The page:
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tions of the Meffiah, declining to answer by what authority he acted, and what office he bore, and keeping back all direct affertions of his high dignity, when fuch open claim would have exposed his intentions, and his religion to calumny and mifreprefentation. In fine, would enthusiasts have described him as confining his personal inftructions, and during his own life the inftructions of his difciples, to the houfe of Ifrael? yet declaring, that the effect of introducing his religion would be, "that the king"dom of God fhould be taken from them, and

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given to a nation bringing_forth the fruits "thereof;" and, at his afcenfion, commanding his disciples to go forth and baptize in all nations.

Not to pursue further particulars, it seems most evident, that the caution and wisdom, the enlarged views and unvaried confiftency of our Saviour's conduct, fo admirably adapted to the unprecedented character in which he appeared, and the critical circumstances in which he was placed, were fuch as weak and visionary fanatics could neither have invented or described; ftill lefs can we fuppofe, that fuch men would have been competent to delineate from their own difordered imaginations a MORAL CHARACTER fuch as that of Jefus ; a character difplaying piety the most fervent, without any mixture of mysticism or extravagance; manners moft ftrict

i Matt. xxi. 43.


and pure, but neither unfociable or auftere; patriotifm and friendship, untinctured by narrow prejudice or weak partiality; the deepest abhorrence of guilt and the warmeft zeal for reformation, combined with the moft confiderate indulgence to frailty, and the most heartfelt pity to offenders; a character, in which frankness and difcretion, dignity and meeknefs, fortitude and tenderness, exquifite fenfibility and patient refignation, were fo blended and tempered together in the compofition of his heavenly mind, that while the most close searching wisdom cannot but confess the spotless perfection of this great example, the humblest virtue may aspire to its imitation, with a full affurance, that the effort is as certainly suited to the weakness of human nature, as it is evidently conducive to its perfection and happiness, and plainly conformable to the divine command.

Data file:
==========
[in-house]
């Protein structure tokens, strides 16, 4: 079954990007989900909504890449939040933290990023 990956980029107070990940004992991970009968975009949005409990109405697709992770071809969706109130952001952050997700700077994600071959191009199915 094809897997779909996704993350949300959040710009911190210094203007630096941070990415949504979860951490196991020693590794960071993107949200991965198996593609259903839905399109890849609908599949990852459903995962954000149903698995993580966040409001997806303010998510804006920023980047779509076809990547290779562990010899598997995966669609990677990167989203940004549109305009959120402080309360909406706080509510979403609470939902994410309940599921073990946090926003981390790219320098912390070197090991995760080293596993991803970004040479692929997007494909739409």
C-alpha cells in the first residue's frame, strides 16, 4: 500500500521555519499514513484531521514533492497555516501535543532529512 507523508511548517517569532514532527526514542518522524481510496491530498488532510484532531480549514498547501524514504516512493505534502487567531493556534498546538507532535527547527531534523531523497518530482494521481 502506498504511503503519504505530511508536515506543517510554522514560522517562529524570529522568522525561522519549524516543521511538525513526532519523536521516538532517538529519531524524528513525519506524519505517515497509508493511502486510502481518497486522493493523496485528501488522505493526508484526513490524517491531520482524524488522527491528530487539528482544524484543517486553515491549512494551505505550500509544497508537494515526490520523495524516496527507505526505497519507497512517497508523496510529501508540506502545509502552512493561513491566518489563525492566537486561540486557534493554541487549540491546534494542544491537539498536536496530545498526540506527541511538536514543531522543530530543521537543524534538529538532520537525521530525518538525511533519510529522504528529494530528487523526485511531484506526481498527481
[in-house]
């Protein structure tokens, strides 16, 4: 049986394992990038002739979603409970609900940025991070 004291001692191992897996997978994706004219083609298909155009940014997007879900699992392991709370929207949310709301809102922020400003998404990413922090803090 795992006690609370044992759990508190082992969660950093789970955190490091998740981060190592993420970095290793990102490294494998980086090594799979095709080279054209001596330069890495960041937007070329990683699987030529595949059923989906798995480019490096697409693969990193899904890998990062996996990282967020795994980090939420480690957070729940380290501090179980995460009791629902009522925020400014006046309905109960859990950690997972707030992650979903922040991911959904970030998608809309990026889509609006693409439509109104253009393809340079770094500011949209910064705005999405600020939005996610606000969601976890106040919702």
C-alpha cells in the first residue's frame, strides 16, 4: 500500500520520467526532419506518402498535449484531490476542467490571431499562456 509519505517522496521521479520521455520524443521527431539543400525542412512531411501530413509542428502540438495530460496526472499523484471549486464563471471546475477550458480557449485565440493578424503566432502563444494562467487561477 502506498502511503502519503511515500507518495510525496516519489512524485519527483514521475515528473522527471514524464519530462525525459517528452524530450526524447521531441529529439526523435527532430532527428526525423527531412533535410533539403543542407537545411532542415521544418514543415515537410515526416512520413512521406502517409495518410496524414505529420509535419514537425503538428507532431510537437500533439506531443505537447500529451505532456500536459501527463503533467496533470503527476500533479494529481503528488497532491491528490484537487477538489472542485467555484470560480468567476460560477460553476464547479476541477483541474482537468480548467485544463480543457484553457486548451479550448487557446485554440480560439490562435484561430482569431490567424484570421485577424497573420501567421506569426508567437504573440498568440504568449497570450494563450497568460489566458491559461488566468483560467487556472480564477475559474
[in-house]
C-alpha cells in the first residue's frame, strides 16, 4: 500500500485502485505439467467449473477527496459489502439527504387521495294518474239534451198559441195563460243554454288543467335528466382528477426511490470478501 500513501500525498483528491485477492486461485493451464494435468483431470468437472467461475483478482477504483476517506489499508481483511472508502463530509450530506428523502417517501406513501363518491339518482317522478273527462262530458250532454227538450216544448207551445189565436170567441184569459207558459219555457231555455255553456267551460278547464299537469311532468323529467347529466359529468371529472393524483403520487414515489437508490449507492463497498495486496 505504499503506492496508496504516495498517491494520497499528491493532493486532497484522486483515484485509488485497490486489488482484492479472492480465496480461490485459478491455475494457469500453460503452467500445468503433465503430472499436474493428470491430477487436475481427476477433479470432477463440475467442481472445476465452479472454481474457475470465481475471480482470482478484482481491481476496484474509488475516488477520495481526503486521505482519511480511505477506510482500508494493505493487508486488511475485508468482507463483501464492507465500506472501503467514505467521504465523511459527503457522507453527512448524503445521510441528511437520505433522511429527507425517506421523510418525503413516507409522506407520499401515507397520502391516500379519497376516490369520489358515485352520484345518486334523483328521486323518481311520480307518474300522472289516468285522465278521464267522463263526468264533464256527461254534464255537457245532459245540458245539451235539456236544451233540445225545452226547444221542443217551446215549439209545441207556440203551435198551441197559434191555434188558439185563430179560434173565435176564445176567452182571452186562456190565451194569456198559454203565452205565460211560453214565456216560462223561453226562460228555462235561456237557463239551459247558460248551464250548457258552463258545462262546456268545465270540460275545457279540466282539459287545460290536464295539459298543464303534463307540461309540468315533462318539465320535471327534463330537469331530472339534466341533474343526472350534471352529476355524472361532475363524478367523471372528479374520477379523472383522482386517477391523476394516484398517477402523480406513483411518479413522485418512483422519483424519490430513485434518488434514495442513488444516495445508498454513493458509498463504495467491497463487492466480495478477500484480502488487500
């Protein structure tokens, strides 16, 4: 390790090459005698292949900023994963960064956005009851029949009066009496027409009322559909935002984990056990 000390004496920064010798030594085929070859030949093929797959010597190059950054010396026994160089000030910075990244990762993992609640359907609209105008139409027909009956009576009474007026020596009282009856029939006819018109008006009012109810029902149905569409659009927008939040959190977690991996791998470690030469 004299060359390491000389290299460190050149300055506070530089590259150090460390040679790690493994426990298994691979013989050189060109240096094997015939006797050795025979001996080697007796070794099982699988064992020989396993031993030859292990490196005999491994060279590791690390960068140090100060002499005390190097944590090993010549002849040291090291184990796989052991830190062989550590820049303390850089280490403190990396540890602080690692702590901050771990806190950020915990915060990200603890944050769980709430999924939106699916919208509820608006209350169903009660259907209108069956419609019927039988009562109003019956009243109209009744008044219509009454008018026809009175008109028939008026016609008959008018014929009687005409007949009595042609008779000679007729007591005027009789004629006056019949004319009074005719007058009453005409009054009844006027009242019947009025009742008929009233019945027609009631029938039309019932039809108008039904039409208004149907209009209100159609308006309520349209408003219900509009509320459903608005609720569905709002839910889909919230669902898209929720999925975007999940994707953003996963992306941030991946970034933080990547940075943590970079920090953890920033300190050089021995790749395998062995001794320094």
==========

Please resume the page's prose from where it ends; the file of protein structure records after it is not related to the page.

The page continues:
Now, is it conceivable, that weak extravagant enthufiafts could have conceived fuch a character as this? nay further, does not the manner in which this character difcovers itself to us, appear as inconfiftent with fuch a fuppofition as the character itfelf? Would enthusiasts have been able to draw fuch a character, not merely by defcriptions and words, but by a long narration of facts, and repetition of difcourfes naturally and regularly connected, perpetually arifing from, and illustrative of each other, involving a conftant reference to times, places, and


perfons, and bearing every poffible mark of reality, and these related with the most perfect calmness and coolness, as well as with the artless fimplicity and affured confidence of truth?

I truft it has thus been fhewn that the facred records of the New Testament contain, in their stile and structure, in the spirit they breath, and the facts they detail, ftrong marks of their undoubted truth, and their divine original.


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The Epiftles of St. Paul were not dictated by enthusiasm ; their obfcurity is confidered in this fection.

IN the last chapter I have examined the historical works of the New Teftament; and it has, I trust, appeared, that they are entirely free from those characters which the details of enthusiasts almost univerfally exhibit. The perfpicuity, and the calmness of stile, in which they are composed-the confiftency, the importance, and the very nature of the facts they detail-and above all, the meek and merciful fpirit which they breath, totally repel every fufpicion that thofe facred narrations were dictated by fanaticifm but it cannot be denied that the epiftles of St. Paul do not fo evidently repel a fimilar fupicion. In many paffages they display an obscurity and warmth, which have been imputed, with some plausibility, to the mysticism and the violence of an enthusiastic mind.

It fhall therefore be the fubject of this chapter to enquire, whether the degree of obfcurity and warmth, found in these epistles, may not be fully accounted for, without obliging us to impute them to fanaticism; and whether, in the fame writings, we may not discover fuch clear traces of strong reasoning, fober judgment, and even of refined addrefs, as may fully fatisfy us, that the great apostle of the Gentiles, however animated and zealous, was very far removed from extravagance and enthusiasm.

One caufe of obfcurity there is, which though in a certain degree common to all the writings of the New Teftament; muft affect thofe parts which like the epiftles of St. Paul, are principally employed in expounding the doctrines of Christianity, more than those which are, for the most part, details of facts.— This was the neceffity, not only of alluding to a variety of laws and cuftoms at that time familiar to all, but obfcure to us who live in fo remote a region, and at so distant an age, but also the neceffity of employing many Greek words, in a sense very different from that which they bore in Heathen authors.


It is the obfervation of Mr. Locke, "that the રે fubjects treated of in these epiftles, are fo wholly

k Mr. Locke's preface to his commentary on the Galations, paragraph the 3d. vol. the 3d. of his works, page 100-6th edit. in 3 vol. folio, Lond. 1759.


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